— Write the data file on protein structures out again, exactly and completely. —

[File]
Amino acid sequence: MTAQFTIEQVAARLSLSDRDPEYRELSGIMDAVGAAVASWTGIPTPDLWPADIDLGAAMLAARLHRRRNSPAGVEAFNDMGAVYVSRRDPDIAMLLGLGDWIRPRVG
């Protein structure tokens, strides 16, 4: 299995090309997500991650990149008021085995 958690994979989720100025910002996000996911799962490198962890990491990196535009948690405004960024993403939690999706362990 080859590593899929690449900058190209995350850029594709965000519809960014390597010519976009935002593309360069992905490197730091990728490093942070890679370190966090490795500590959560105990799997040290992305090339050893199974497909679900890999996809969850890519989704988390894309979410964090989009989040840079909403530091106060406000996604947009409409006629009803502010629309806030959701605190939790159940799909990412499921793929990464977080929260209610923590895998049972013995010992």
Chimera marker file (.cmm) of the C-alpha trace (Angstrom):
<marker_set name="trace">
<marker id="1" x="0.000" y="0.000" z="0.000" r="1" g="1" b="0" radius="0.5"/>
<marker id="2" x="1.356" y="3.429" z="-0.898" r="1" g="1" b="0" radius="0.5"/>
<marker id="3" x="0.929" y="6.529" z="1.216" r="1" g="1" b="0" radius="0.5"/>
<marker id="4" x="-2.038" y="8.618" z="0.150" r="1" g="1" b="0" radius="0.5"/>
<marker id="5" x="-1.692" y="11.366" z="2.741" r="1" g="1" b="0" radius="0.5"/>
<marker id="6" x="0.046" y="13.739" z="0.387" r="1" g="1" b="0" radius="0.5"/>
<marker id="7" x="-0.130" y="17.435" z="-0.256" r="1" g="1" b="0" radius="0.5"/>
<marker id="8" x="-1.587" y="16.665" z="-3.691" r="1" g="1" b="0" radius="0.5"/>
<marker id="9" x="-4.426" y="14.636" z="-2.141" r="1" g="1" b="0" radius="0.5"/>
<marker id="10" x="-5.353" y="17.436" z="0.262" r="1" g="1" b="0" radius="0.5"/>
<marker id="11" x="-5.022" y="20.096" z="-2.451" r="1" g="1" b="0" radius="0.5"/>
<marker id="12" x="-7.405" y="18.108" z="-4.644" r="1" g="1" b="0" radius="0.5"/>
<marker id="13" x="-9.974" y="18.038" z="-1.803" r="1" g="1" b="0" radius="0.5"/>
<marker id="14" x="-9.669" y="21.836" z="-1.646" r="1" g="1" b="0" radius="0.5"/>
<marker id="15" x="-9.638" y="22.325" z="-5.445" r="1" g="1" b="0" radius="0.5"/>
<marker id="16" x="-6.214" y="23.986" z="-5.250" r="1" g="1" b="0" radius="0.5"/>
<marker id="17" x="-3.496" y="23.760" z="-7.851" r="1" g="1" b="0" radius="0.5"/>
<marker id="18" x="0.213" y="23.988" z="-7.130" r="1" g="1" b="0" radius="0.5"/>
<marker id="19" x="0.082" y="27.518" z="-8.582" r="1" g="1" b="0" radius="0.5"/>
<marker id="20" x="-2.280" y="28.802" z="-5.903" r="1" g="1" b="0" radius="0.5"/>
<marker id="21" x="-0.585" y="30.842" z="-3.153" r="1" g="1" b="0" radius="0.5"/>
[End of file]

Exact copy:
Amino acid sequence: MTAQFTIEQVAARLSLSDRDPEYRELSGIMDAVGAAVASWTGIPTPDLWPADIDLGAAMLAARLHRRRNSPAGVEAFNDMGAVYVSRRDPDIAMLLGLGDWIRPRVG
């Protein structure tokens, strides 16, 4: 299995090309997500991650990149008021085995 958690994979989720100025910002996000996911799962490198962890990491990196535009948690405004960024993403939690999706362990 080859590593899929690449900058190209995350850029594709965000519809960014390597010519976009935002593309360069992905490197730091990728490093942070890679370190966090490795500590959560105990799997040290992305090339050893199974497909679900890999996809969850890519989704988390894309979410964090989009989040840079909403530091106060406000996604947009409409006629009803502010629309806030959701605190939790159940799909990412499921793929990464977080929260209610923590895998049972013995010992």
Chimera marker file (.cmm) of the C-alpha trace (Angstrom):
<marker_set name="trace">
<marker id="1" x="0.000" y="0.000" z="0.000" r="1" g="1" b="0" radius="0.5"/>
<marker id="2" x="1.356" y="3.429" z="-0.898" r="1" g="1" b="0" radius="0.5"/>
<marker id="3" x="0.929" y="6.529" z="1.216" r="1" g="1" b="0" radius="0.5"/>
<marker id="4" x="-2.038" y="8.618" z="0.150" r="1" g="1" b="0" radius="0.5"/>
<marker id="5" x="-1.692" y="11.366" z="2.741" r="1" g="1" b="0" radius="0.5"/>
<marker id="6" x="0.046" y="13.739" z="0.387" r="1" g="1" b="0" radius="0.5"/>
<marker id="7" x="-0.130" y="17.435" z="-0.256" r="1" g="1" b="0" radius="0.5"/>
<marker id="8" x="-1.587" y="16.665" z="-3.691" r="1" g="1" b="0" radius="0.5"/>
<marker id="9" x="-4.426" y="14.636" z="-2.141" r="1" g="1" b="0" radius="0.5"/>
<marker id="10" x="-5.353" y="17.436" z="0.262" r="1" g="1" b="0" radius="0.5"/>
<marker id="11" x="-5.022" y="20.096" z="-2.451" r="1" g="1" b="0" radius="0.5"/>
<marker id="12" x="-7.405" y="18.108" z="-4.644" r="1" g="1" b="0" radius="0.5"/>
<marker id="13" x="-9.974" y="18.038" z="-1.803" r="1" g="1" b="0" radius="0.5"/>
<marker id="14" x="-9.669" y="21.836" z="-1.646" r="1" g="1" b="0" radius="0.5"/>
<marker id="15" x="-9.638" y="22.325" z="-5.445" r="1" g="1" b="0" radius="0.5"/>
<marker id="16" x="-6.214" y="23.986" z="-5.250" r="1" g="1" b="0" radius="0.5"/>
<marker id="17" x="-3.496" y="23.760" z="-7.851" r="1" g="1" b="0" radius="0.5"/>
<marker id="18" x="0.213" y="23.988" z="-7.130" r="1" g="1" b="0" radius="0.5"/>
<marker id="19" x="0.082" y="27.518" z="-8.582" r="1" g="1" b="0" radius="0.5"/>
<marker id="20" x="-2.280" y="28.802" z="-5.903" r="1" g="1" b="0" radius="0.5"/>
<marker id="21" x="-0.585" y="30.842" z="-3.153" r="1" g="1" b="0" radius="0.5"/>